Wednesday, March 21, 2012
This Week's News
Joining Forces initiative helps doctors treat veterans with special needs
One in three service members who were deployed to Afghanistan or Iraq have a mental health condition or experienced a traumatic brain injury, according to a study by the RAND Corporation. A national initiative aims to equip physicians to provide the best possible care for the more than 2.3 million service members who have served in these wars and their families.
The AMA, dozens of other medical associations and 130 medical schools are partnering in the White House's Joining Forces initiative to help physicians meet the unique health care needs of service members, veterans and their families. Under the initiative, the physician organizations and medical schools are offering educational opportunities to advance the diagnosis and treatment of post-traumatic stress disorder, traumatic brain injuries and post-combat depression.
Physicians can access a collection of certified continuing medical education activities, clinical journal articles and other resources that address screening, diagnosis and treatment of these conditions. By providing research and clinical resources from the U.S. Department of Defense (DOD) and educational opportunities offered by the U.S. Department of Veterans' Affairs (VA), this collection also helps physicians in the private sector learn from military and federal physicians' experiences and protocol for these conditions.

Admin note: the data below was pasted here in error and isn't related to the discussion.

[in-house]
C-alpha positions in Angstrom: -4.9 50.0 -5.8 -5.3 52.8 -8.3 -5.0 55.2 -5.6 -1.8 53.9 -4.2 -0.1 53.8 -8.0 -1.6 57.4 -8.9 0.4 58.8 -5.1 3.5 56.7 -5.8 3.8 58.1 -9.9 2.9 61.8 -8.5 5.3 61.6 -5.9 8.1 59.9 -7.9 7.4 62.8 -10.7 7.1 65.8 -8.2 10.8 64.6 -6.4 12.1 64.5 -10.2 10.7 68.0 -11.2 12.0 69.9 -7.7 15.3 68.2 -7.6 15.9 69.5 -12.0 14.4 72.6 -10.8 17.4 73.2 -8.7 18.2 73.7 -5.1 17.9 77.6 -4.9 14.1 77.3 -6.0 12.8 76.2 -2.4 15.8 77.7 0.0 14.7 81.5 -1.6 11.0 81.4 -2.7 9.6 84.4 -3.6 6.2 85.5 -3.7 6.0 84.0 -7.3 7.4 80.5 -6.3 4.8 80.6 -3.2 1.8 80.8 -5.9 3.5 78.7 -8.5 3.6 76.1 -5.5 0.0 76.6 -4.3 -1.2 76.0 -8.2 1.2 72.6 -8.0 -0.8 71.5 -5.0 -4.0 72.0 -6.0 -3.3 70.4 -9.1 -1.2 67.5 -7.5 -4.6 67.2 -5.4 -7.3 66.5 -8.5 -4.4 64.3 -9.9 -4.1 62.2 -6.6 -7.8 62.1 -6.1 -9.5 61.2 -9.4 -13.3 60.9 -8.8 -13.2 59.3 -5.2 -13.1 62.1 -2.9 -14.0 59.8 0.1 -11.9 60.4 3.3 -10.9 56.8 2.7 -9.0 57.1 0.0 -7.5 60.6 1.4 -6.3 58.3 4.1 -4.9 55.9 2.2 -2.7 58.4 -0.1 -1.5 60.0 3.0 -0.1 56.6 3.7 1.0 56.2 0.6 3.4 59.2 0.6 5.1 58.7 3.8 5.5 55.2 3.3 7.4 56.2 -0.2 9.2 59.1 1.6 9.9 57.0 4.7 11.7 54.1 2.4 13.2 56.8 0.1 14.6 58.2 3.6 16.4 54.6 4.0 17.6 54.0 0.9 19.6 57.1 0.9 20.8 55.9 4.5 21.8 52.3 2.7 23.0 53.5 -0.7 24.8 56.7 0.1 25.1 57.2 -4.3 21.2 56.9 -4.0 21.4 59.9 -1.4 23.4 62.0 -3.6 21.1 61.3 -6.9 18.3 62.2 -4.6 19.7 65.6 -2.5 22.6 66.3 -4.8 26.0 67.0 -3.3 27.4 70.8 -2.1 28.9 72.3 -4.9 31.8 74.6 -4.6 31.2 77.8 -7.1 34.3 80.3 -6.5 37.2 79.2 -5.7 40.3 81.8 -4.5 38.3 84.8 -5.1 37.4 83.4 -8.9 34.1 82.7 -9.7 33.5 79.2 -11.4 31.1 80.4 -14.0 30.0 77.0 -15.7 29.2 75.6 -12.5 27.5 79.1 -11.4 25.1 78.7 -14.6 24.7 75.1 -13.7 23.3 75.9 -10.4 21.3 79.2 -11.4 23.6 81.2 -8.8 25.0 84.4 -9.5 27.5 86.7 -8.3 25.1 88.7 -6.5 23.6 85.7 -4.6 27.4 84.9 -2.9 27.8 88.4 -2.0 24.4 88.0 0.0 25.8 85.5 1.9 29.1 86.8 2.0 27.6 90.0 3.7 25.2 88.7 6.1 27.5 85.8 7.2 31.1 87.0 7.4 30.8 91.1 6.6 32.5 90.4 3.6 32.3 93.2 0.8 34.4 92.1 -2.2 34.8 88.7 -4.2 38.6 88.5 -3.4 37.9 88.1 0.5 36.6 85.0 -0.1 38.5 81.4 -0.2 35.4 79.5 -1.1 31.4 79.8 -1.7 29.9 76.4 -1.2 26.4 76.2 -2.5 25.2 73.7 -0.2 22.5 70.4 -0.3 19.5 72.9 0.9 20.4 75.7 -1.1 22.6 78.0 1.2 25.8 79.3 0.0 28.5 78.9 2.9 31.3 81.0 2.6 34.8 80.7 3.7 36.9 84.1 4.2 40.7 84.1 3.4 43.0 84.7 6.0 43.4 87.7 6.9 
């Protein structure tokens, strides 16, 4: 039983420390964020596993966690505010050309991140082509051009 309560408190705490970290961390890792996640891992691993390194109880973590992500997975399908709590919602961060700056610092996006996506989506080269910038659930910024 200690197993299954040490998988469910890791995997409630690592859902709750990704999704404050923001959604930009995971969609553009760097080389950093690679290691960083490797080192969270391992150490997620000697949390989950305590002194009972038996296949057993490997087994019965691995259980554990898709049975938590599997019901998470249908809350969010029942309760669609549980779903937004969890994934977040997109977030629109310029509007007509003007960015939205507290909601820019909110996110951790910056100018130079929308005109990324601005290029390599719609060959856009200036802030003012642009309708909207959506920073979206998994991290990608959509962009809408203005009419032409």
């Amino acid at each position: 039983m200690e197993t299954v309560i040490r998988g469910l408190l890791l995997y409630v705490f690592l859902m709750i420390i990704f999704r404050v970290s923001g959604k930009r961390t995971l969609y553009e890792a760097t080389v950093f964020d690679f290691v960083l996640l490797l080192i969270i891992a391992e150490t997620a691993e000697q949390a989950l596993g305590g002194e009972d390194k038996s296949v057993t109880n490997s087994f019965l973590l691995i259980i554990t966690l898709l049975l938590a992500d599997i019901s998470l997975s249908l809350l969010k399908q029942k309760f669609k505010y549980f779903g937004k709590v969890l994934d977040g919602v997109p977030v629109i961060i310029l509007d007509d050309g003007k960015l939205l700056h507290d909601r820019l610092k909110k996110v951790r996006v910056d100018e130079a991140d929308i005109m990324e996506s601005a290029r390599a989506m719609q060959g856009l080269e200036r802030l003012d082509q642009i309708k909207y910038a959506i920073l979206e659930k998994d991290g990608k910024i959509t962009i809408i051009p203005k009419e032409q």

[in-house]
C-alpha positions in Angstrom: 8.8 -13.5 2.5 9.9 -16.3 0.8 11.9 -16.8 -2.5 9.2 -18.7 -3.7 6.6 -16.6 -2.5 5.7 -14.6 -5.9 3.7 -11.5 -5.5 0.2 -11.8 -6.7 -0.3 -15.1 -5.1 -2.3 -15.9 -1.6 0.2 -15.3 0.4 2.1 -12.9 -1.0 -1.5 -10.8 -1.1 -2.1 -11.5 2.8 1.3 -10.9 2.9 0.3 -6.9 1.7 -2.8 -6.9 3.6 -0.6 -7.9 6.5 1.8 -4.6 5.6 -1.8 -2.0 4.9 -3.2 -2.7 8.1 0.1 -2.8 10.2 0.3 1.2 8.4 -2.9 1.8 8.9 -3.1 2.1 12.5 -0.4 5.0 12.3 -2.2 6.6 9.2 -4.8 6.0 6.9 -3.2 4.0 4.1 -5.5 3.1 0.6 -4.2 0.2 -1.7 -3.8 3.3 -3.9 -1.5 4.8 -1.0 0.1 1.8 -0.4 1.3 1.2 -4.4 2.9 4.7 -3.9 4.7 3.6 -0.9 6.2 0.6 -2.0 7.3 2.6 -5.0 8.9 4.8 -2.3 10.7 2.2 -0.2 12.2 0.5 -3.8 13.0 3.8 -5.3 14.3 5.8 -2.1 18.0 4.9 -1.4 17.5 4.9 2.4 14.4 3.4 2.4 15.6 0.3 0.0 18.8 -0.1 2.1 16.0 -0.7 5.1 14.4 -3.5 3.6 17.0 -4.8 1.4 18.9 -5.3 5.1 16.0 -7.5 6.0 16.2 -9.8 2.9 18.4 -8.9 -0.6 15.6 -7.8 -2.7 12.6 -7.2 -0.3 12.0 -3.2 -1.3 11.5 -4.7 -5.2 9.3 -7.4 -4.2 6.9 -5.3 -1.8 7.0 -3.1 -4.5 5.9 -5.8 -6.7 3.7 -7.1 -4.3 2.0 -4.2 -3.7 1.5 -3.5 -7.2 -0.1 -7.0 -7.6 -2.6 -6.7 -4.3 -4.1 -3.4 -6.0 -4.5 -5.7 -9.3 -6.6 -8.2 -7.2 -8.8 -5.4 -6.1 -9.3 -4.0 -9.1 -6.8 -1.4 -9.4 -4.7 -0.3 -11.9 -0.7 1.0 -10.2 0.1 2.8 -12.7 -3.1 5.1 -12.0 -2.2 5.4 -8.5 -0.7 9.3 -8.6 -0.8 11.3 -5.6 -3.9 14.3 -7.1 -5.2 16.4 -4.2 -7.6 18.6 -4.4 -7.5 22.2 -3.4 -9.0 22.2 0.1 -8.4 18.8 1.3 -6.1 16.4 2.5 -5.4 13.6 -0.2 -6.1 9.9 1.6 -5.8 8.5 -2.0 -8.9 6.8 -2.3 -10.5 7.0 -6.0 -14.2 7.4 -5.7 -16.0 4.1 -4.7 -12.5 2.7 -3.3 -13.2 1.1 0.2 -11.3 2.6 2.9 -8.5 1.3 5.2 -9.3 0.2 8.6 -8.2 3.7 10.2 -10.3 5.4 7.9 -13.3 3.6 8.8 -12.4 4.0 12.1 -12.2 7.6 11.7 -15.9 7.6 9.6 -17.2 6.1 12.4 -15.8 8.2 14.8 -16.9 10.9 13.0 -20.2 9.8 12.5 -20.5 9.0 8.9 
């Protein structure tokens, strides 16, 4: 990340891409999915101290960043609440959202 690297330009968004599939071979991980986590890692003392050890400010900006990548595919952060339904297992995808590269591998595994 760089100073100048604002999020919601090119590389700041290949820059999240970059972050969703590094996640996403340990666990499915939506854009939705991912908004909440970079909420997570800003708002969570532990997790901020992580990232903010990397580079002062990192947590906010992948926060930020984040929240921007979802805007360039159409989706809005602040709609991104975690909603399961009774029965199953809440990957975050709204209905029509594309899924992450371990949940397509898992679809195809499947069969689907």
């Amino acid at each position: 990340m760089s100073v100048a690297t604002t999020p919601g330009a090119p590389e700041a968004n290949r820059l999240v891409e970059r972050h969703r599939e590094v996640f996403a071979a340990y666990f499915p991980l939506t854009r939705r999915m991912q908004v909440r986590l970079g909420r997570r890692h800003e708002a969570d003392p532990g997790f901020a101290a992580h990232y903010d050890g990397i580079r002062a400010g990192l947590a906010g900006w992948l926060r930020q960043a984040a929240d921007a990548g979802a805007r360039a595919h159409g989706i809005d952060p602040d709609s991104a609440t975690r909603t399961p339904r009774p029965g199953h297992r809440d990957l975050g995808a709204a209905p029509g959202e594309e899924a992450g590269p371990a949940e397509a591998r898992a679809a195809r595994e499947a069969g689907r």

Speaking at the AMA National Advocacy Conference in February, Navy Capt. Paul S. Hammer, MD, director of the Defense Centers of Excellence for Psychological Health and Traumatic Brain Injury, emphasized the importance of collaboration. He noted that more than 40 percent of veterans of these wars are part of the National Guard or the reserves and will receive treatment in the private sector.
"There's a huge advantage in having the DOD, the VA and the private sector join together," Hammer said. "It's vital that we join forces in order to provide the best possible care for these young men and women who have given their lives … and deserve the best possible care we can give them."